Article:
A physical specimen, and scientist, Doc Savage quickly gained fame in pulp magazines and served as an early model for subsequent "superheroes".
Based out of New York City, Doc Savage worked out a major building, and he stashed his fleet of vehicles near the Hudson River (later to be seen in Batman comics). He also retreated to the Arctic for solitude at his fortress (an essential element to Superman comics a few years later). Creator Lester Dent sent Doc Savage to exotic locales around the world, where his knowledge of science, as well as his physical strength, allowed him to seek adventures worldwide. In many ways, he also predated the adventures of Ian Fleming's James Bond.
Escapism was popular in Depression-era United States, and Doc Savage's adventures mixed exotic adventure with a growing fascination with modern science.
Inspired by the organized crime dominating headlines in his adopted city of Chicago, Chester Gould modeled his titular hero after the policemen and agents hunting down notorious mobsters such as Al Capone. Dick Tracy, recognizable in his yellow trenchcoat, uses the latest in crime-fighting techniques to subdue colorful villains like The Mole, Flathead, and Big Boy. In Dick Tracy's world, the heroes and bad guys are clearly defined, but women like Tess Truehart seemed to complicate the life of the hero. As decades passed, Gould molded and reshaped the comic to reflect trends in society.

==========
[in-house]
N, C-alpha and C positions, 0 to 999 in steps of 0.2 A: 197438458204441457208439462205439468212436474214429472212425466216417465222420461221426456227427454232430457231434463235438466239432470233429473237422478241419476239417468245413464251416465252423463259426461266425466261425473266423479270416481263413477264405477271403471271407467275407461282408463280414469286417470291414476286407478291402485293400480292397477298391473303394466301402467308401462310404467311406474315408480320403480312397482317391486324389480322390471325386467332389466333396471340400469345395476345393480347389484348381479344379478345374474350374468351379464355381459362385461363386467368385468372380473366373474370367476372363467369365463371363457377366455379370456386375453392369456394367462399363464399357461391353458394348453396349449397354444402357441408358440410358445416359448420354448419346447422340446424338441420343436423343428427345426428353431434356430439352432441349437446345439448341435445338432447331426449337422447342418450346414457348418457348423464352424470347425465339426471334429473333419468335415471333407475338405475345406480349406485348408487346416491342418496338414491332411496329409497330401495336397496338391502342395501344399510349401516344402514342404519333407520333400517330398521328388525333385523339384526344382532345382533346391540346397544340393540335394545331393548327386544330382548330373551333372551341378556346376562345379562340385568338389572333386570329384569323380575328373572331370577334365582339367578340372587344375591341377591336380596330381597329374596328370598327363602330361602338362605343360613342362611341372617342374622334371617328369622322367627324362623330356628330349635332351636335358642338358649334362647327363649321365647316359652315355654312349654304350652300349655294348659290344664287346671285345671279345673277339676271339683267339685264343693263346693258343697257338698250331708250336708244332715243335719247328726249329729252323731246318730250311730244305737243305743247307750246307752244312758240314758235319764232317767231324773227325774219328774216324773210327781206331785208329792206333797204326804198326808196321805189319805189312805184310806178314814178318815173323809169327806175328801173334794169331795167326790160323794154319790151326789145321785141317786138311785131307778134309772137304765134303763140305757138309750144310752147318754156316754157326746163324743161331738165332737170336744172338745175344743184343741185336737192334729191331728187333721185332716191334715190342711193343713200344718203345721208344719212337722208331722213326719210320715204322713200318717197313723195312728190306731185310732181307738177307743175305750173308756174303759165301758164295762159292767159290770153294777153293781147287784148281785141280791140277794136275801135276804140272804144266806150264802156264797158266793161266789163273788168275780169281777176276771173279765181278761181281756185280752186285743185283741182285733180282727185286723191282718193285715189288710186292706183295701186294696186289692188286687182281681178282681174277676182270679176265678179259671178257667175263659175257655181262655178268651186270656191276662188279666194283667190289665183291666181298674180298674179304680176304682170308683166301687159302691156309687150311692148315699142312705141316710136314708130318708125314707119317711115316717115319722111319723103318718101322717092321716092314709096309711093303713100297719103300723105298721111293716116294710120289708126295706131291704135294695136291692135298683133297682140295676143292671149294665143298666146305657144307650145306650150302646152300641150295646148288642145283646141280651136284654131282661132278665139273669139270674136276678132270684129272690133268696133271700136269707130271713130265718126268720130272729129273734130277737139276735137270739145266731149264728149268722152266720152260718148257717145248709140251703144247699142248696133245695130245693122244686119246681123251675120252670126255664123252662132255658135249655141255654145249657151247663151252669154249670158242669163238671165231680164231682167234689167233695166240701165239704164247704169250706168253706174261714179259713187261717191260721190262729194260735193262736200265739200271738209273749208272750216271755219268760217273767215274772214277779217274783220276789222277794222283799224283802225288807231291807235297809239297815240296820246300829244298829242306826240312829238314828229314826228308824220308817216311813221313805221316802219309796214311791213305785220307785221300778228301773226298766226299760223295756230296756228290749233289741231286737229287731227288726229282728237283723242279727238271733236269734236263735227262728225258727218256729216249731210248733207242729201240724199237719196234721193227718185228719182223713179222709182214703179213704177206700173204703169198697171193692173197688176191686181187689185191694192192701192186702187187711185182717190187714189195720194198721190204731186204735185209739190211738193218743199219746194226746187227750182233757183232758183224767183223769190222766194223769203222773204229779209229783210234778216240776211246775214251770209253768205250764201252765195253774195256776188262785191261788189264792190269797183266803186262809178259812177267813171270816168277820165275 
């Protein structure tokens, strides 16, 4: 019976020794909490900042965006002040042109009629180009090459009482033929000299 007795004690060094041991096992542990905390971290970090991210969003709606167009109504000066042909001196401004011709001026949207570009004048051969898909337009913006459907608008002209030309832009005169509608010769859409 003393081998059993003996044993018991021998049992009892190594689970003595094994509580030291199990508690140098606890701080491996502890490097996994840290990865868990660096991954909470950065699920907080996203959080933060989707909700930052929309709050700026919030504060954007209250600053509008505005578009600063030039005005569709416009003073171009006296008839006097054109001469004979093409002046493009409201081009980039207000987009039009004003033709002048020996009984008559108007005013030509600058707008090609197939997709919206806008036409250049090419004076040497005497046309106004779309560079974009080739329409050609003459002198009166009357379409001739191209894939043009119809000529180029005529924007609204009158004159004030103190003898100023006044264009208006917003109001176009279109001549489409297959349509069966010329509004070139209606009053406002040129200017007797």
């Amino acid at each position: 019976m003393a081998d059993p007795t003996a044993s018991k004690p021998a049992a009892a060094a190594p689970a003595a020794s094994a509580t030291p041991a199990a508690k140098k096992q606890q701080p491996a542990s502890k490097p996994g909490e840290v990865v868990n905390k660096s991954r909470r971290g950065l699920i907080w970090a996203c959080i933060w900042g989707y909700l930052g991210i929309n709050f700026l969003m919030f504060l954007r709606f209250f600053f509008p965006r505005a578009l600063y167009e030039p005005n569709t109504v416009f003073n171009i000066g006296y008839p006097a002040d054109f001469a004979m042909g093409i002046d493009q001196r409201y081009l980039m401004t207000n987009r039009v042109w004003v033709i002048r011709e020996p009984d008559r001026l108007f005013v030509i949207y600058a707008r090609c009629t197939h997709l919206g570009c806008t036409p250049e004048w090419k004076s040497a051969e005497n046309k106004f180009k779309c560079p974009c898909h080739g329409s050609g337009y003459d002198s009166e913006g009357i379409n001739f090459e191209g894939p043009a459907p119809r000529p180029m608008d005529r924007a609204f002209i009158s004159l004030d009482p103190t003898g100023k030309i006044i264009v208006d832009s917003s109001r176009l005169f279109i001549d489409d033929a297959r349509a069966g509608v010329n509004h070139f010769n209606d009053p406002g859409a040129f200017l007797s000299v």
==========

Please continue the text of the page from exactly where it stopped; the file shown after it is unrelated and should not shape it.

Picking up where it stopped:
Created by Johnston McCulley, Zorro first appeared the serial pulp publication All-Story Weekly. Dapper aristocrat Diego Vega (later De la vega) is a boorish nobleman by day, and a an avenging hero by night--defending poor villagers against corruption and tyranny. His wealth supplies his attire and weaponry, and he rides into the night with his trusty horse. In the wake of the Great War, heroes avenging those in need becomes commonplace. US interest in Mexico also increases with regular news of the populist revolution south of the border.